The Adani Group is likely to again have to answer allegations it siphoned more than US$600m (£445m) into overseas tax havens after senior Indian finance authorities recommended an appeal of a judgment clearing the mining giant.
The Indian finance secretary has confirmed to local media the August decision clearing the Adani Group had been reviewed by senior officials in November who ordered an appeal to be lodged by 14 December.
In August the Guardian revealed details of a massive fraud investigation into the company, which is preparing to build one of the world’s largest coal mines in Australia.
According to two sets of Indian customs intelligence documents from 2014, the Adani Group was accused of inflating the cost of electricity equipment for power projects in Maharashtra and Rajasthan states using fraudulent invoices. Authorities valued the alleged scams at nearly $852m.
The company or entities linked to it are currently being scrutinised for their suitability for a $681m concessional loan from the Australian government to build a railway line linking the proposed coal mine to a Queensland port. However it is reportedly close to securing loans from a Chinese state-owned company that would make the Australian loan unnecessary.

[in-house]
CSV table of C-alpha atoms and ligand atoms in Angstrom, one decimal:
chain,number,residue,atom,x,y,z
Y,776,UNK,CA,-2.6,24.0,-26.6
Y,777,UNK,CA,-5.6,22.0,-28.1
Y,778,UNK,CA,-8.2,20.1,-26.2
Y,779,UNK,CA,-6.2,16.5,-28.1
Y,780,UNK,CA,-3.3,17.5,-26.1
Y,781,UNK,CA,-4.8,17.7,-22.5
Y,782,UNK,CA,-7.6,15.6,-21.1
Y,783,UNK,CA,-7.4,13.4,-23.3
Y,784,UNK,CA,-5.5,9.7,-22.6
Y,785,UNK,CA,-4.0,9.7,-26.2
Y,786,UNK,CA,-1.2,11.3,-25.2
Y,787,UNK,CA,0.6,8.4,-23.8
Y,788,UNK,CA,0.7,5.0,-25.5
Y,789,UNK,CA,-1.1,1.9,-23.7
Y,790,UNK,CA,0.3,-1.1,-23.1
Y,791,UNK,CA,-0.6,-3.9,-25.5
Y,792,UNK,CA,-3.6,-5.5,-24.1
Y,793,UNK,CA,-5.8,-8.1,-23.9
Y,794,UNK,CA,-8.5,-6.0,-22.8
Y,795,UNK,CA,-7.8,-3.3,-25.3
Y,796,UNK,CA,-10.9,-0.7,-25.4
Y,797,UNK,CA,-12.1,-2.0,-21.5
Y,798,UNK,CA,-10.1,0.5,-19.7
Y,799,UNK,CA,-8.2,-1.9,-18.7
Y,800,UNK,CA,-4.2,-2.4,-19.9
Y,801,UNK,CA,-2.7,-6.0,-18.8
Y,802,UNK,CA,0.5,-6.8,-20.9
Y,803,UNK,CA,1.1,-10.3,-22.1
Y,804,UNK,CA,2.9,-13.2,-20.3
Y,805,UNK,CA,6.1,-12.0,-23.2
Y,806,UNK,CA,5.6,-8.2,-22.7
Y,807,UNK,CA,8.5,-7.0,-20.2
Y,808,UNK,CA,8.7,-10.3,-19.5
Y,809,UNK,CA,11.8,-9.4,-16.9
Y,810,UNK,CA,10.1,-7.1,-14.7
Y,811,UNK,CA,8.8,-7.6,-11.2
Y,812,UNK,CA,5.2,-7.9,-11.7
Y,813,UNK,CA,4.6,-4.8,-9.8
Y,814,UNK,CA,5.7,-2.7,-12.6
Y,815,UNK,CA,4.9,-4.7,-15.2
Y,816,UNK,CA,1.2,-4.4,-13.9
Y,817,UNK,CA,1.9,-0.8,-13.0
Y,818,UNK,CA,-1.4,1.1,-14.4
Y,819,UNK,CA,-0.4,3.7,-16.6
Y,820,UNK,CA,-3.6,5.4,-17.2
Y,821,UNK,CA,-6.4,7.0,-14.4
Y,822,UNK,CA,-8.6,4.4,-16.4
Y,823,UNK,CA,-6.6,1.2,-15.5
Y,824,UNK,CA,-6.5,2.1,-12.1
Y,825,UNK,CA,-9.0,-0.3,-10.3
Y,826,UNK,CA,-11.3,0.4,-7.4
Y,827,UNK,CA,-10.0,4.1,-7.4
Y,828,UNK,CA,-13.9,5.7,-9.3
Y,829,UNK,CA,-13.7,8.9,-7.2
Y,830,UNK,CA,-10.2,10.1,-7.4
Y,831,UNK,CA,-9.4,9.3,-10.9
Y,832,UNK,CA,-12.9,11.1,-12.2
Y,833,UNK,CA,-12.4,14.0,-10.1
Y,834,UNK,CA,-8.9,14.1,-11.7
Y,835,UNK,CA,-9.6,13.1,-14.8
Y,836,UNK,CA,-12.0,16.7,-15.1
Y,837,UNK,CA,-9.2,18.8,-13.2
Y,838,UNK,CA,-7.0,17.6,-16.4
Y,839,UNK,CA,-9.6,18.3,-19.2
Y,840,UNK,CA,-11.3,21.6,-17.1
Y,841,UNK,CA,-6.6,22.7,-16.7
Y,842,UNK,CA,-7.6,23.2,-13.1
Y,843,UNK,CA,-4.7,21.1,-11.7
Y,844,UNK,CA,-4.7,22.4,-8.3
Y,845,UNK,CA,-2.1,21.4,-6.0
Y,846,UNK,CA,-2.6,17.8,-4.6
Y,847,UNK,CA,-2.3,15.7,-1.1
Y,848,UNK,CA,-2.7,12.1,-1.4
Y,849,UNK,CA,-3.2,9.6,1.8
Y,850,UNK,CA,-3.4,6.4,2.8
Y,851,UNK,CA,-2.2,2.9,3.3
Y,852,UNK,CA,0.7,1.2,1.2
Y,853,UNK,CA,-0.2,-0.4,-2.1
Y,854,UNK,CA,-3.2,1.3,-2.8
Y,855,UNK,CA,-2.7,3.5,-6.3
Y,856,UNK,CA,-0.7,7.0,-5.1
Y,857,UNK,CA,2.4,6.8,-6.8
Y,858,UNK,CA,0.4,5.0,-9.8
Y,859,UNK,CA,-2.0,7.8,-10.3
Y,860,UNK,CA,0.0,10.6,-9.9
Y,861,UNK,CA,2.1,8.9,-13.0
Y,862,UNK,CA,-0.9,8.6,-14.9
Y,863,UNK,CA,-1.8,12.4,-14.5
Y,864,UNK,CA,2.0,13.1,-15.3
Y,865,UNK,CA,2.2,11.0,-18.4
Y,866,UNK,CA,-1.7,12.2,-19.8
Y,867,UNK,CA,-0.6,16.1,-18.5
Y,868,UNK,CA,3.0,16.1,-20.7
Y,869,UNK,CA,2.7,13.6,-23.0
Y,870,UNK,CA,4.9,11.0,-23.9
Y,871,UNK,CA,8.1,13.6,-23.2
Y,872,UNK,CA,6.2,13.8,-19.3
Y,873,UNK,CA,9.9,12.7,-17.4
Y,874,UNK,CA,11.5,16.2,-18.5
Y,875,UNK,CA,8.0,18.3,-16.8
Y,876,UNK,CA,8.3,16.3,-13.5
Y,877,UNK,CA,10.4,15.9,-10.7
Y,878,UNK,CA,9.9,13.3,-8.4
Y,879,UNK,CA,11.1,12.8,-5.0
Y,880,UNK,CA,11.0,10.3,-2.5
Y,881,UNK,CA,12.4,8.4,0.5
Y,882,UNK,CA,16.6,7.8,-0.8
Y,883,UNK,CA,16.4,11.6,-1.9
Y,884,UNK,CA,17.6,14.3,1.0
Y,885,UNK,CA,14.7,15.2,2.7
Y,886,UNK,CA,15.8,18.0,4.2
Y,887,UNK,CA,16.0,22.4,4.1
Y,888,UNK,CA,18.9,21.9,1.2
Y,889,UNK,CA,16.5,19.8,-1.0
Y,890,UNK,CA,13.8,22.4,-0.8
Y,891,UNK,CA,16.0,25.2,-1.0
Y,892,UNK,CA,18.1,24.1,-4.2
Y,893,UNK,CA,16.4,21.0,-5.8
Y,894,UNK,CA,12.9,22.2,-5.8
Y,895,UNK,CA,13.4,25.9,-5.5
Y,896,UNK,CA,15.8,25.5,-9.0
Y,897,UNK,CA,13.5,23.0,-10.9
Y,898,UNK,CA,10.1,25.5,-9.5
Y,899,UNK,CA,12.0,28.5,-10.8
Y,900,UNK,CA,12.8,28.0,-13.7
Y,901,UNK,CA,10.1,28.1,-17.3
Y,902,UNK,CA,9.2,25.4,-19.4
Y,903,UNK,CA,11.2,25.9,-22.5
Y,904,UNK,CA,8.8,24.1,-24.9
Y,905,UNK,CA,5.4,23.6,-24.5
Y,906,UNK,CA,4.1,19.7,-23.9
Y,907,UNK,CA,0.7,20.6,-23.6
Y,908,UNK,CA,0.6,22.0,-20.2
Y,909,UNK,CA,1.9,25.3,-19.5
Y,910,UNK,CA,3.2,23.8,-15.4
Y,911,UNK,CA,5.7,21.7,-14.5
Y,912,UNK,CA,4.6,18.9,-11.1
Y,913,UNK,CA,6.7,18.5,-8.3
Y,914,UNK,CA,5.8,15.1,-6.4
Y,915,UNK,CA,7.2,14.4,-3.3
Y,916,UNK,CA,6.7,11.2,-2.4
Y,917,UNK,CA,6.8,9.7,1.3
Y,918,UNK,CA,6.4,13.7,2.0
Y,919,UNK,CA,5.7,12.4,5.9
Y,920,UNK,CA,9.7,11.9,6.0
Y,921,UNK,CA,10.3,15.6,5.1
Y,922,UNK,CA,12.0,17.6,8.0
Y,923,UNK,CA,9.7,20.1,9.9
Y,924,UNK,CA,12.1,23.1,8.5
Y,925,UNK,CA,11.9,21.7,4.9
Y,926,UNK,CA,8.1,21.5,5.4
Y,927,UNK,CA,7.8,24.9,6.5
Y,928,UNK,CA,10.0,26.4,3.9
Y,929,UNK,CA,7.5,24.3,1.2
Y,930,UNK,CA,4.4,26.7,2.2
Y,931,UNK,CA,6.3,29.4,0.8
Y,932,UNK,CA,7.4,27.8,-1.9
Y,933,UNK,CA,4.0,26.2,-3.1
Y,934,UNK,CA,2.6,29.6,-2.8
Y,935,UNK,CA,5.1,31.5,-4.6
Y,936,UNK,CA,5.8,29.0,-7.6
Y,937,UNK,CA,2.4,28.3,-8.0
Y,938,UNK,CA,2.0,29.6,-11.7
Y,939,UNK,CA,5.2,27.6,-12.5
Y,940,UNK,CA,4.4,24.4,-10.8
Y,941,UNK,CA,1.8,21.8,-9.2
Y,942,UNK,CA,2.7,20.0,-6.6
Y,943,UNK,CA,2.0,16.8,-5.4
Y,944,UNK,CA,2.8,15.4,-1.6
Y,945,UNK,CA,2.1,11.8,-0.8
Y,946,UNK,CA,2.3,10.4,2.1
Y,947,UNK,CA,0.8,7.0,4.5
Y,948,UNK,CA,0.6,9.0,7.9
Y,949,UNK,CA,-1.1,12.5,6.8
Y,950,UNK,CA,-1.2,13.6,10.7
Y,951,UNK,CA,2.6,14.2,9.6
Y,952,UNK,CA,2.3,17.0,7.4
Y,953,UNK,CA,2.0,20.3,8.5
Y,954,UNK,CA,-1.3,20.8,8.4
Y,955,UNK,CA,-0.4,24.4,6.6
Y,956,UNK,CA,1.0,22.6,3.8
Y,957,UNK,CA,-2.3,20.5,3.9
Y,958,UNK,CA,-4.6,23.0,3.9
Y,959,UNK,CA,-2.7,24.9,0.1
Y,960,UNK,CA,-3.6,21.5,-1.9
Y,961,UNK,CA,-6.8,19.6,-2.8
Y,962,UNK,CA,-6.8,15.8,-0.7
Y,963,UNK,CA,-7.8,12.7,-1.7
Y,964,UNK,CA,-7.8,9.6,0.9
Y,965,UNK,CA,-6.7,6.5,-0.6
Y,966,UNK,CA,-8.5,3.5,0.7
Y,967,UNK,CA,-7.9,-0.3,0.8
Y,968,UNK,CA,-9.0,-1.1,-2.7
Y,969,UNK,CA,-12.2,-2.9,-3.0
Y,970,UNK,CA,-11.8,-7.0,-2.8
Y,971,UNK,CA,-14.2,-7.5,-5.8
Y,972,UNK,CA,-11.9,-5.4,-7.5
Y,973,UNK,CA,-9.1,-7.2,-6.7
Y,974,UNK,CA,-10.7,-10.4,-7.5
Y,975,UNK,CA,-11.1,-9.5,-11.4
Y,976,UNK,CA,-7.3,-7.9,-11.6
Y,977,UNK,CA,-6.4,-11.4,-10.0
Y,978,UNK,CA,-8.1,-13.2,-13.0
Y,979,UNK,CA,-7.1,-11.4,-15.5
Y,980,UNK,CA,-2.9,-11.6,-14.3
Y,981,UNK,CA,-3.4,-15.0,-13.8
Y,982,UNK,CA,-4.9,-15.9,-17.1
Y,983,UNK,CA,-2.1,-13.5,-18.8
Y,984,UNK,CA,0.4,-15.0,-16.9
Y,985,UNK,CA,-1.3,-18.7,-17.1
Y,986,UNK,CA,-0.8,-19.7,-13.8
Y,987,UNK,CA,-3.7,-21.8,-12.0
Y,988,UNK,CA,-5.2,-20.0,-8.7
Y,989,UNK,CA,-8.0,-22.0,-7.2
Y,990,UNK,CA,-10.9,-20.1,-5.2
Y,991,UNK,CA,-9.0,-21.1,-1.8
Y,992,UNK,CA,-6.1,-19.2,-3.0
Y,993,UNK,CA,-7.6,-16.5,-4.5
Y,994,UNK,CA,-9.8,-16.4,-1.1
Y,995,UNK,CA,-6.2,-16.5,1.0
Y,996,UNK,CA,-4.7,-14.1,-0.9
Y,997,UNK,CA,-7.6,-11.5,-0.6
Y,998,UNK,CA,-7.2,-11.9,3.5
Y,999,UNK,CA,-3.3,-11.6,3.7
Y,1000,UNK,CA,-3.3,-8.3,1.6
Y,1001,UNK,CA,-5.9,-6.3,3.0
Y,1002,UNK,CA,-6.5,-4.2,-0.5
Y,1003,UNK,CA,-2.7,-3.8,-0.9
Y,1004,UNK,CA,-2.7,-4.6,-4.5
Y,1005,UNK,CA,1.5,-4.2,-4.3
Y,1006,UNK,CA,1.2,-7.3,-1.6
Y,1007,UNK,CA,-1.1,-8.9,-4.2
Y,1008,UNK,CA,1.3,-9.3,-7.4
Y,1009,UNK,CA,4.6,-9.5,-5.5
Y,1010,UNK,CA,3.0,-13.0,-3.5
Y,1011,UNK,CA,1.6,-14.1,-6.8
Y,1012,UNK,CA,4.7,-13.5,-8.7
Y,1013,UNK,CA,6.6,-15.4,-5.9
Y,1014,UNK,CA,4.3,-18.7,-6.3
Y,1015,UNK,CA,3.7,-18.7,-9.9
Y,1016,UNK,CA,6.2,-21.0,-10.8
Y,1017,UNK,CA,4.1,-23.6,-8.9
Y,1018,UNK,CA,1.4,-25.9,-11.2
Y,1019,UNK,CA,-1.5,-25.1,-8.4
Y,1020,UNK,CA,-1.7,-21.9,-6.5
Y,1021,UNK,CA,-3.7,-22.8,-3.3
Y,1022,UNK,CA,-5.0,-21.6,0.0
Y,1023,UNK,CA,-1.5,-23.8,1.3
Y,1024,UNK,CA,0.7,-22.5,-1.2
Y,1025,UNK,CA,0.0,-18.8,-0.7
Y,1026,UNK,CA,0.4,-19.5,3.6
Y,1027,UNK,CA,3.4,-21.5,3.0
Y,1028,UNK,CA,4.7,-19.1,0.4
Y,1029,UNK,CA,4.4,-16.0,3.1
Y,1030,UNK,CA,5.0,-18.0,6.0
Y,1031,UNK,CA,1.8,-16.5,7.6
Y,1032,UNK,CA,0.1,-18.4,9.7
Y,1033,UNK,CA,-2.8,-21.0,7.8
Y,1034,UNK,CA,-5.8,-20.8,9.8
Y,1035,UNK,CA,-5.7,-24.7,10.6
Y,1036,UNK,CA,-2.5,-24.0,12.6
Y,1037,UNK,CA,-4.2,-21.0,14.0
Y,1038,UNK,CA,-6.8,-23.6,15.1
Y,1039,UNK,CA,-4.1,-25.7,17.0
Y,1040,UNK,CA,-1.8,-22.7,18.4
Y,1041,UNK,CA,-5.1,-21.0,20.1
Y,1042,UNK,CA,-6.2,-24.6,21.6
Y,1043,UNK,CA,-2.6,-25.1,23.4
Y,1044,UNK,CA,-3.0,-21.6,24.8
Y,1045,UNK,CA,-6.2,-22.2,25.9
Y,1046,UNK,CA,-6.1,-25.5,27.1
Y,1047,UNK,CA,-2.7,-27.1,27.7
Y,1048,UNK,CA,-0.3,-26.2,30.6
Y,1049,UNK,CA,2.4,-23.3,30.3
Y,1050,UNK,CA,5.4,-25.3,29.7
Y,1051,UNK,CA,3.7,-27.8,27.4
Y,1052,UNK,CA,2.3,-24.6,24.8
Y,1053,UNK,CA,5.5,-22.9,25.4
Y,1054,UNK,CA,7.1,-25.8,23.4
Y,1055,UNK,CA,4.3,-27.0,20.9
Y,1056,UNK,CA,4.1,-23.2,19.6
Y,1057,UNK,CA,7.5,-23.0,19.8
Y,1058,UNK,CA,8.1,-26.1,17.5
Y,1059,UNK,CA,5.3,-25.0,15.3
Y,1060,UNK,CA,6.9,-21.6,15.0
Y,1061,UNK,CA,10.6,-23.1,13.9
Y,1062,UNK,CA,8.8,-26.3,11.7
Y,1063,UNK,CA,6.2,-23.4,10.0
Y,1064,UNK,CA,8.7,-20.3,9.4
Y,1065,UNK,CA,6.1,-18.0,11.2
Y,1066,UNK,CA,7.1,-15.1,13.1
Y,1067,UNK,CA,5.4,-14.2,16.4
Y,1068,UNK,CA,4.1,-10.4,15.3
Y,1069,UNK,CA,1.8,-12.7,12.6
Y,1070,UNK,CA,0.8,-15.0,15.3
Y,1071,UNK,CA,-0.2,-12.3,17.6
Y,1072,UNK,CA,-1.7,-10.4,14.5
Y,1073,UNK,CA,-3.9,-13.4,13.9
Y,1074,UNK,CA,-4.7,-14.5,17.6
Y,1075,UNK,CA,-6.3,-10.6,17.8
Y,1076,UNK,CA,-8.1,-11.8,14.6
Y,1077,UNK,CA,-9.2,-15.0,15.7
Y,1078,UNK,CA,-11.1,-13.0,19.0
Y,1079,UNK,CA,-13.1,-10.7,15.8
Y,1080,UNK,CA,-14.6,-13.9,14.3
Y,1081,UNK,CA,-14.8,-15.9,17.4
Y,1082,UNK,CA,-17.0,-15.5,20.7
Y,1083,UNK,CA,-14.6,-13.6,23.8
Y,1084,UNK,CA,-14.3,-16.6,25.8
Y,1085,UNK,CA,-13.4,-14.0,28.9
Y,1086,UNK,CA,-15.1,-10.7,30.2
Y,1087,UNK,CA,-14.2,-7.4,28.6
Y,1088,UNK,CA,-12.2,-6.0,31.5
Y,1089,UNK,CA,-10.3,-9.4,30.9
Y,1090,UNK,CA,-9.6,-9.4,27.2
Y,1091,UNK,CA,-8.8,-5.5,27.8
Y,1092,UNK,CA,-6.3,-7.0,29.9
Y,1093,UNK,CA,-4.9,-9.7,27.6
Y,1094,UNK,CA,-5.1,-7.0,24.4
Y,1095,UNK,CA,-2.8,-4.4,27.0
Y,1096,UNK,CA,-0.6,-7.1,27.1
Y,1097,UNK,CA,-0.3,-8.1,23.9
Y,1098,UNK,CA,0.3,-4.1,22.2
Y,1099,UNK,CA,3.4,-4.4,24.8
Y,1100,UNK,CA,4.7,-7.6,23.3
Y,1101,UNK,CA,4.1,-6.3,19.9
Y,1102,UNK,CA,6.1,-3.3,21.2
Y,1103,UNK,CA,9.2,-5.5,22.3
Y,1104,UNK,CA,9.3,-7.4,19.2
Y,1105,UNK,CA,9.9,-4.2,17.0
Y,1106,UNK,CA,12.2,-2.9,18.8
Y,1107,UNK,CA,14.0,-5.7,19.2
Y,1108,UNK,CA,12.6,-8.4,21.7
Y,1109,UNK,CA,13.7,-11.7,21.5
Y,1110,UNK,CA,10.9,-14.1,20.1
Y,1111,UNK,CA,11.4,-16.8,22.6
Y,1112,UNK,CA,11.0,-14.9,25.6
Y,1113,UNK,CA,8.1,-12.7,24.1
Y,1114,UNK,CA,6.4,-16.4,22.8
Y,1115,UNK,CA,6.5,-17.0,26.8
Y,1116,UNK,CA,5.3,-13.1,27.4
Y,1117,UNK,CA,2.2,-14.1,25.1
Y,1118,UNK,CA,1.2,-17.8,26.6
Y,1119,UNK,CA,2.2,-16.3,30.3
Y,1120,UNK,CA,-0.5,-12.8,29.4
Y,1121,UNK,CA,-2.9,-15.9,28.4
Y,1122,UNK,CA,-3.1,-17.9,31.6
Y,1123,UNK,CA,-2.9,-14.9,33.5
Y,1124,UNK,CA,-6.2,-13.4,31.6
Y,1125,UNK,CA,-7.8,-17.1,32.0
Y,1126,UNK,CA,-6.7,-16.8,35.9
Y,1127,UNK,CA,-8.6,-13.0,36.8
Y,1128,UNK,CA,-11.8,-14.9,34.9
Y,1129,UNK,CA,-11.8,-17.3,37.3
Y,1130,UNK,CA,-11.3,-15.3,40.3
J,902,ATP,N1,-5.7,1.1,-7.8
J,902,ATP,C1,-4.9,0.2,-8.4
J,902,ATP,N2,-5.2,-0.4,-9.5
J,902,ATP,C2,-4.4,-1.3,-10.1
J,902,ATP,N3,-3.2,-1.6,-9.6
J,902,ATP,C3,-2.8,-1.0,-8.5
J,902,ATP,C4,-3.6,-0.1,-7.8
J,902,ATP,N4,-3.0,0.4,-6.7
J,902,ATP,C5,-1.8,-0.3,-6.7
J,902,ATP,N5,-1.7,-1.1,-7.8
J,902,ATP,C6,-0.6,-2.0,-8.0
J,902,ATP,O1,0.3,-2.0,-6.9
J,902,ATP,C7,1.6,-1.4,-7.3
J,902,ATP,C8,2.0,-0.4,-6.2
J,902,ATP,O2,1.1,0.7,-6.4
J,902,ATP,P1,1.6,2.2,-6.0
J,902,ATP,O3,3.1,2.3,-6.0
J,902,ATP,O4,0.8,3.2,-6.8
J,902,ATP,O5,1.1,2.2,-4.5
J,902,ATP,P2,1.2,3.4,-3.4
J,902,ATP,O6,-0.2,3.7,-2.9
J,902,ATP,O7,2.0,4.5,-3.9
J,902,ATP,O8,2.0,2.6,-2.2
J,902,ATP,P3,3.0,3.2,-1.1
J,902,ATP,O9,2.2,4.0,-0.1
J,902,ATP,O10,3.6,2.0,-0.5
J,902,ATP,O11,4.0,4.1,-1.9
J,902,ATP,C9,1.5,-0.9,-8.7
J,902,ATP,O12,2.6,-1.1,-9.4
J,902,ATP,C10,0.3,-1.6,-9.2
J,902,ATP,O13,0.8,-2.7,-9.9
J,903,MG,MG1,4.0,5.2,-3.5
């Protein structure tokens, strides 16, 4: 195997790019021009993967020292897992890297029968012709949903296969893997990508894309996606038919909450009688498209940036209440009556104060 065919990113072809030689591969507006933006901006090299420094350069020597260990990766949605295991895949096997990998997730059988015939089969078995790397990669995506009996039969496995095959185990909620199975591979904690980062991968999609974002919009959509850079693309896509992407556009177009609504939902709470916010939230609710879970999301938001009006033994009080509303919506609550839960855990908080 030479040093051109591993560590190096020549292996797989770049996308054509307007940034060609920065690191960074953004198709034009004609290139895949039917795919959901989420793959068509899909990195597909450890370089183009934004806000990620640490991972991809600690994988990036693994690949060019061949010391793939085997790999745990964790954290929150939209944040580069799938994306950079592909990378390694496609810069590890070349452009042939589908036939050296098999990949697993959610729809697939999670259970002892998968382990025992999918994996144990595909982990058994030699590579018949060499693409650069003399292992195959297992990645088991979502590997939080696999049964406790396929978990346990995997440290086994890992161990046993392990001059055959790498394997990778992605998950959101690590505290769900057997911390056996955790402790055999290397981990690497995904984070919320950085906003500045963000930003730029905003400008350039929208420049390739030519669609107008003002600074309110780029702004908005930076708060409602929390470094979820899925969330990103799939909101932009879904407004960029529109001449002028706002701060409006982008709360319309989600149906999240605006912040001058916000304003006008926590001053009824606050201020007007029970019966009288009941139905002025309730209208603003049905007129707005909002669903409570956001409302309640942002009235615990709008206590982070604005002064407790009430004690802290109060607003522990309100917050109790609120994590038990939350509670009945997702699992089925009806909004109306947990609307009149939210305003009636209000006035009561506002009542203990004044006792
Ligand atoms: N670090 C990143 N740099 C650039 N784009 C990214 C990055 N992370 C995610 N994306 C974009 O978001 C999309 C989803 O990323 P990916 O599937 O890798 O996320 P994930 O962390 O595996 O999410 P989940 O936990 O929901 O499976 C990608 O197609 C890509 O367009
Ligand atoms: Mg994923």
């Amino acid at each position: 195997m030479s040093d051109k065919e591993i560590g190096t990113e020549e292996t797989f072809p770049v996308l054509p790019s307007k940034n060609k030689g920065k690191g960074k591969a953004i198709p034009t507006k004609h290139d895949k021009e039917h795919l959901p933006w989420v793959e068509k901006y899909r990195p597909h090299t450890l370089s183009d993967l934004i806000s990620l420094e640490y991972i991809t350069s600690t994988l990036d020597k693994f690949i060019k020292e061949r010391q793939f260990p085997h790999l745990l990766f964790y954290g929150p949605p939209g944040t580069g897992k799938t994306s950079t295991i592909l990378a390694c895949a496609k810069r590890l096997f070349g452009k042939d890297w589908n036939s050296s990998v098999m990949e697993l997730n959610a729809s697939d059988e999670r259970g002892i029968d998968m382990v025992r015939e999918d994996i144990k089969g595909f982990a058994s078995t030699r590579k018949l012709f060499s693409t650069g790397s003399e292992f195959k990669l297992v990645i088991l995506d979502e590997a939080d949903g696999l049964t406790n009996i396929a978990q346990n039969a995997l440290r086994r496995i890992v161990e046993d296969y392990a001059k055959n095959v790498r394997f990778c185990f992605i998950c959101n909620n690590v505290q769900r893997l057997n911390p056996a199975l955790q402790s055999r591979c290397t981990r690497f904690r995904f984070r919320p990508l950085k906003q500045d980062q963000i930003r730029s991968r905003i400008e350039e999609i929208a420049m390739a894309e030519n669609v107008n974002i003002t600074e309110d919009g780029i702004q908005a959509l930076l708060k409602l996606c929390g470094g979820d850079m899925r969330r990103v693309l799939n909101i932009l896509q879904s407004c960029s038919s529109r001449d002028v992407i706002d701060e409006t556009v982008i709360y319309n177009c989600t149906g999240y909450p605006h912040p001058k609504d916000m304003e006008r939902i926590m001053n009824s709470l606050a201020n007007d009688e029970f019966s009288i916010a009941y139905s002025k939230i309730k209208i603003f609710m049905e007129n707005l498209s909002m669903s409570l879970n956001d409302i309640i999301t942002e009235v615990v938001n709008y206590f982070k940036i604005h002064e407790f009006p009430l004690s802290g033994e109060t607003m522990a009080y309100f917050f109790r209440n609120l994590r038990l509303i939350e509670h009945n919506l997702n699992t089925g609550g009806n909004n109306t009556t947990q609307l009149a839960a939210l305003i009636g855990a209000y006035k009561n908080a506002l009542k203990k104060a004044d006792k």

The Adani Group has denied any wrongdoing and was cleared on one set of allegations in August and a second set in October.
But the Indian finance secretary, Hasmukh Adhia, has confirmed the August judgment – referring to fraud allegations worth around $600m – has been recommended for appeal by senior customs officials.
“As per the procedure for review of orders of the Adjudication Authority, a committee comprising of two chief Commissioners of Customs has reviewed this order of Adjudicating Authority and directed the Commissioner of Customs vide their order dated November 15, 2017 to file an appeal in the tribunal,” Adhia said.
Customs officials have until 14 December to lodge the appeal, which will be heard by the Customs, Excise and Service Tax Appellate Tribunal. Any subsequent appeals would be heard by the Indian supreme court.
Six Adani subsidiaries are among 40 companies being investigated by Indian authorities over a separate alleged fraud involving the over-invoicing of coal imports from Indonesia.
The general modus operandi of the alleged scams is that the energy companies used fake middlemen to inflate the price of equipment or coal they sourced from overseas.
The extra money allegedly paid by the businesses was allegedly channeled into offshore bank accounts out of the reach of Indian regulators or tax authorities.
The Indian Express reported on Thursday that the outcome of the allegations against the Adani Group could impact a $125m compensation package the company has been promised from electricity distribution companies in Haryana state over its “financial difficulties” in the area.
Indian opposition groups have called for a supreme court inquiry into the company over the fraud allegations which, if proved, could have pushed up power prices for local consumers.
A public-interest lawsuit has also been filed in the supreme court calling for an investigation into alleged over-invoicing by the Adani Group and other energy companies.
The Adani Group has been contacted for comment.